But what could prove more fruitful is action on the part of European governments, according to Stern.

“It is much more important that the European states decide to urge or command companies headquartered in their countries to divest,” Stern said.

In September French President Nicolas Sarkozy called for tougher U.N. sanctions on Iran and told French energy giant Total, which has been pursuing deals to help develop Iran’s huge South Pars natural gas field, that it should not invest in the country. France has also urged the European Union to consider its own sanctions if further U.N. sanctions do not succeed. Germany, which has been reluctant to push its companies hard to get out of Iran, has recently begun calling for stricter U.N. sanctions.

U.S. pressure behind the scenes may have caused some of the European turnaround.

“What the Treasury Department has done is a very different approach. Stuart Levey has gone around to banks and large corporations around the world and lobbied them one-on-one. I think there has been a realization at Treasury that maybe not every country is going to do what we have done, because frankly, there is a lot of money to be made,” said Schanzer, a former analyst with the U.S. Treasury Department.

Undersecretary of the Treasury Stuart Levey is in charge of terrorism financing and has been running Iran sanctions since 2004.

“By going to these companies individually, it has been a very effective quiet lobbying campaign,” according to Schanzer.

Iran has repeated said it has the right to enrich uranium for civilian nuclear fuel, but the United States and its allies are concerned Iran will use the technology and know-how to make fuel for nuclear weapons, a charge Tehran denies. Iran’s jousting with the International Atomic Energy Agency over inspections of its nuclear facilities has led the U.N. Security Council to impose two rounds of sanctions over the past year, with the United States in talks urging a third.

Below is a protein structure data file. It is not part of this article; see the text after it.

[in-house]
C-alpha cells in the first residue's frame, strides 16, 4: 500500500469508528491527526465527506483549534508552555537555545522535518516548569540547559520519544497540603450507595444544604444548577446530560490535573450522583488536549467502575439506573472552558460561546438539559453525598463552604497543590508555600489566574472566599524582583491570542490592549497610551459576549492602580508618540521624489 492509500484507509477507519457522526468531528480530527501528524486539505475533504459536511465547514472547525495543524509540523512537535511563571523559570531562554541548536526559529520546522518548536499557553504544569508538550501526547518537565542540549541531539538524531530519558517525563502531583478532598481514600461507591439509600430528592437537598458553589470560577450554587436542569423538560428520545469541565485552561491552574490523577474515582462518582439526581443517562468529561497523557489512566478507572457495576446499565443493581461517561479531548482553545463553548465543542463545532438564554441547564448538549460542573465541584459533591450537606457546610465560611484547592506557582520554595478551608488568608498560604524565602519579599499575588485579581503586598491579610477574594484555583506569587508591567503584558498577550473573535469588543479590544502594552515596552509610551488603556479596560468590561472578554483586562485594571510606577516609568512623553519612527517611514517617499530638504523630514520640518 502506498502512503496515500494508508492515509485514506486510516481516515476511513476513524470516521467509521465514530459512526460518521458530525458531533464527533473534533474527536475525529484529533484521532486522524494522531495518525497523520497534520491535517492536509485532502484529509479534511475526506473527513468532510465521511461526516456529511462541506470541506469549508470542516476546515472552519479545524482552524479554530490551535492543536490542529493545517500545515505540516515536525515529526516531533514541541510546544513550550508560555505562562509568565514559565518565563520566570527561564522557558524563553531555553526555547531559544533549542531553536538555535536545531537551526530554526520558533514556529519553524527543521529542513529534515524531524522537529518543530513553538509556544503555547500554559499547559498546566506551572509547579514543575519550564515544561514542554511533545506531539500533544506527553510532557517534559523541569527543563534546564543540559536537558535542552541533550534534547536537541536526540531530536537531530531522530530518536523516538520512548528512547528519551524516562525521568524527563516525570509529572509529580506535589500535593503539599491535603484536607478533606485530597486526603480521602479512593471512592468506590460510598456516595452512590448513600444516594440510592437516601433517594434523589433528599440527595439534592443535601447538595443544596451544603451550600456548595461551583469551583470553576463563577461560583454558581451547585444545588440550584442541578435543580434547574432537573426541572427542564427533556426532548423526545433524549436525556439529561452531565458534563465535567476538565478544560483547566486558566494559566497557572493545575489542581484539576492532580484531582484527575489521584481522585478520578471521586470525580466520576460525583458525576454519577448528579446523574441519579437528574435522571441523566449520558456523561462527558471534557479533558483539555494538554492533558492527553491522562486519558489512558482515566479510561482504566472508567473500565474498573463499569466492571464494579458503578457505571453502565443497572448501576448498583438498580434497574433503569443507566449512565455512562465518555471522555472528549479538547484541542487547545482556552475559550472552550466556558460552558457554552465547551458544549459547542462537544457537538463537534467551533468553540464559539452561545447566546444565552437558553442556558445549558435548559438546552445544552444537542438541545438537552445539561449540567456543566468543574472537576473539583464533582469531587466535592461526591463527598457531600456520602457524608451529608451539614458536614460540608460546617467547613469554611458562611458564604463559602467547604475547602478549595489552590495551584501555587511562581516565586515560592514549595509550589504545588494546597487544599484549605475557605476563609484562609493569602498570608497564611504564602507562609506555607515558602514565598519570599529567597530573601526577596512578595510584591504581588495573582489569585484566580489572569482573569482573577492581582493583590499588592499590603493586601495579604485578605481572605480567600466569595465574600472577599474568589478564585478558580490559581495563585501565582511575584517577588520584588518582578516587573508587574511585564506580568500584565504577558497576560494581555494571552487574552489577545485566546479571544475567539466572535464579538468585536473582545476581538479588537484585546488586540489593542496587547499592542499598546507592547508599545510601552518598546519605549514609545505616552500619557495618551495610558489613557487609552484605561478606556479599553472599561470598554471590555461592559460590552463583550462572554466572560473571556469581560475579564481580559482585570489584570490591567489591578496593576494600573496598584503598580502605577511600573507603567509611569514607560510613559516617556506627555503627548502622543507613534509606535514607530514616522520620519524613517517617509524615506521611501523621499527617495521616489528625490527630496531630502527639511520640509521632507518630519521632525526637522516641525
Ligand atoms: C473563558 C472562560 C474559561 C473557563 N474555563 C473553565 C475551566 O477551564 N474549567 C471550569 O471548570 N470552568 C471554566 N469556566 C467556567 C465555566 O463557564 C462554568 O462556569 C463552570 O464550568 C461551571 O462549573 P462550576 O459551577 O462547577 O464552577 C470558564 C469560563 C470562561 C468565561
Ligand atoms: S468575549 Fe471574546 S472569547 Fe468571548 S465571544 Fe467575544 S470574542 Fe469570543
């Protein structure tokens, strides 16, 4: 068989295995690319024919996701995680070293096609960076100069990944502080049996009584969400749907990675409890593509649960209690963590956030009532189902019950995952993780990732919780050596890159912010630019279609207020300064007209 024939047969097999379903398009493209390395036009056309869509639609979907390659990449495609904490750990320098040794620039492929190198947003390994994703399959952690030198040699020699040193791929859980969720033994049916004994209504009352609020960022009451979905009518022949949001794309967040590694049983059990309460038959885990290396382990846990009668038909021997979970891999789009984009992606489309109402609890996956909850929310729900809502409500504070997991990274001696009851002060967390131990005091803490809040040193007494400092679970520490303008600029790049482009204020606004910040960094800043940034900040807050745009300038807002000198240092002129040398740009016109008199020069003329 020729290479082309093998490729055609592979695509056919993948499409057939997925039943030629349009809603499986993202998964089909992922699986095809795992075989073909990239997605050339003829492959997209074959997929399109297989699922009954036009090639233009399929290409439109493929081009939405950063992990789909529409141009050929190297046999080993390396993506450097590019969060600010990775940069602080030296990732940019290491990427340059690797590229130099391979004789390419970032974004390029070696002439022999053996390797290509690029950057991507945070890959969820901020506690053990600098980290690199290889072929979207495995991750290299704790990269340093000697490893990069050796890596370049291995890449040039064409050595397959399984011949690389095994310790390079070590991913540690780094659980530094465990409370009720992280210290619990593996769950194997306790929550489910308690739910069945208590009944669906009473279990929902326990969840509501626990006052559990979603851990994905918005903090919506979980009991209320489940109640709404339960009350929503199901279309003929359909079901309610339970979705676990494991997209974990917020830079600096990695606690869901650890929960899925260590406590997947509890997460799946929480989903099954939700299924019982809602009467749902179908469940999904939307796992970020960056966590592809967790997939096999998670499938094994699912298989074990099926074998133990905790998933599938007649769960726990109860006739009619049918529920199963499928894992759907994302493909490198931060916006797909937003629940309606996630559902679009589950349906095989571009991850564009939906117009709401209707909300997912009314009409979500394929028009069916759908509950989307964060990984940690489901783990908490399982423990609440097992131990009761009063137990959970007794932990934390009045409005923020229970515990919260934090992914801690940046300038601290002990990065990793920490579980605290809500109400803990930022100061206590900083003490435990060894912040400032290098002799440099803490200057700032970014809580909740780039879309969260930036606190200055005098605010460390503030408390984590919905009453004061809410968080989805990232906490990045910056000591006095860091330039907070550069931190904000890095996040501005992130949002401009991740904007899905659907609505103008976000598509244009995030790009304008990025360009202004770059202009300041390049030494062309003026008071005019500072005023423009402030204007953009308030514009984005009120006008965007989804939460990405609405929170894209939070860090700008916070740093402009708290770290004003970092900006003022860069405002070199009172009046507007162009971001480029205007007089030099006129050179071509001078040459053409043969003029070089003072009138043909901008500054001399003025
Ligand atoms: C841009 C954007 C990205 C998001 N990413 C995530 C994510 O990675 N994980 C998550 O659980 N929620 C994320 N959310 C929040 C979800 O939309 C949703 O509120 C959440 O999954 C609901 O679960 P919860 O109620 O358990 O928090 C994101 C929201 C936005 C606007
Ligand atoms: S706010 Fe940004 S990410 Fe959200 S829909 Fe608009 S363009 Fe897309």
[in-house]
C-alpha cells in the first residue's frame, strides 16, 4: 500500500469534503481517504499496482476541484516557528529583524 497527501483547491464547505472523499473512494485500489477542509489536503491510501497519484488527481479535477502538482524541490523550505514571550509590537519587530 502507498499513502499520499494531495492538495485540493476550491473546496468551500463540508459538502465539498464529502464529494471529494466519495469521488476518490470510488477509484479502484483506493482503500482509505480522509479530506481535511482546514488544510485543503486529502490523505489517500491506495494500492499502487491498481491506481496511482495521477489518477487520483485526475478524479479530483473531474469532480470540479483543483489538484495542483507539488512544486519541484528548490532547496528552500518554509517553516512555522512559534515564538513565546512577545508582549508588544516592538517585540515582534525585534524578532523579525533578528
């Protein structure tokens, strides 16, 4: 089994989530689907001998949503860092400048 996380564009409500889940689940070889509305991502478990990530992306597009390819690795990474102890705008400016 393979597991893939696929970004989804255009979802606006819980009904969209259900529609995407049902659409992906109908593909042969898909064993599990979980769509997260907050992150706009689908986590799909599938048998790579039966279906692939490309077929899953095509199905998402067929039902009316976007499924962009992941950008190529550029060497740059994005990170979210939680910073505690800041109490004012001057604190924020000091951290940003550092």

Companies themselves are beginning to feel the heat from Iran’s souring reputation. The German foreign minister accused U.S. companies of doing business with Iran through front companies in the United Arab Emirates, according to the German news magazine Der Spiegel, a practice that is unsubstantiated but that some European companies may pursue under increased scrutiny.

The U.S. Securities and Exchange Commission Web site posted a list of publicly traded companies that do business with Iran, Schanzer said. The list, which can now be found on the Jewish Policy Center’s Web site, mostly contained European and Asian companies. But large American concerns, such as Houston-based oil giant ConocoPhillips, were also listed.

“They initially listed all the companies out there that openly admitted to working with Iran through subsidiaries in Europe and elsewhere. Since that time, the list has been taken down. And I think there may be a sense among these companies, many of them European, but all of them listed publicly, traded publicly, that maybe it is not a good idea to let people know we are doing this. As divestment picks up speed it would be very natural if companies — obviously it would be very dishonest — but if companies decided they didn’t want to openly admit to working with Iran, so this is how they go around it.” Schanzer said.

Nations and states are not the only ones getting in on the divestment game. Jimmy Delshad, the mayor of Beverly Hills, Calif., announced a campaign in July to rid the city’s pension investments of companies that do business in Iran. The Los Angeles area has a large and vocal population of Iranian-Americans opposed to the Tehran government.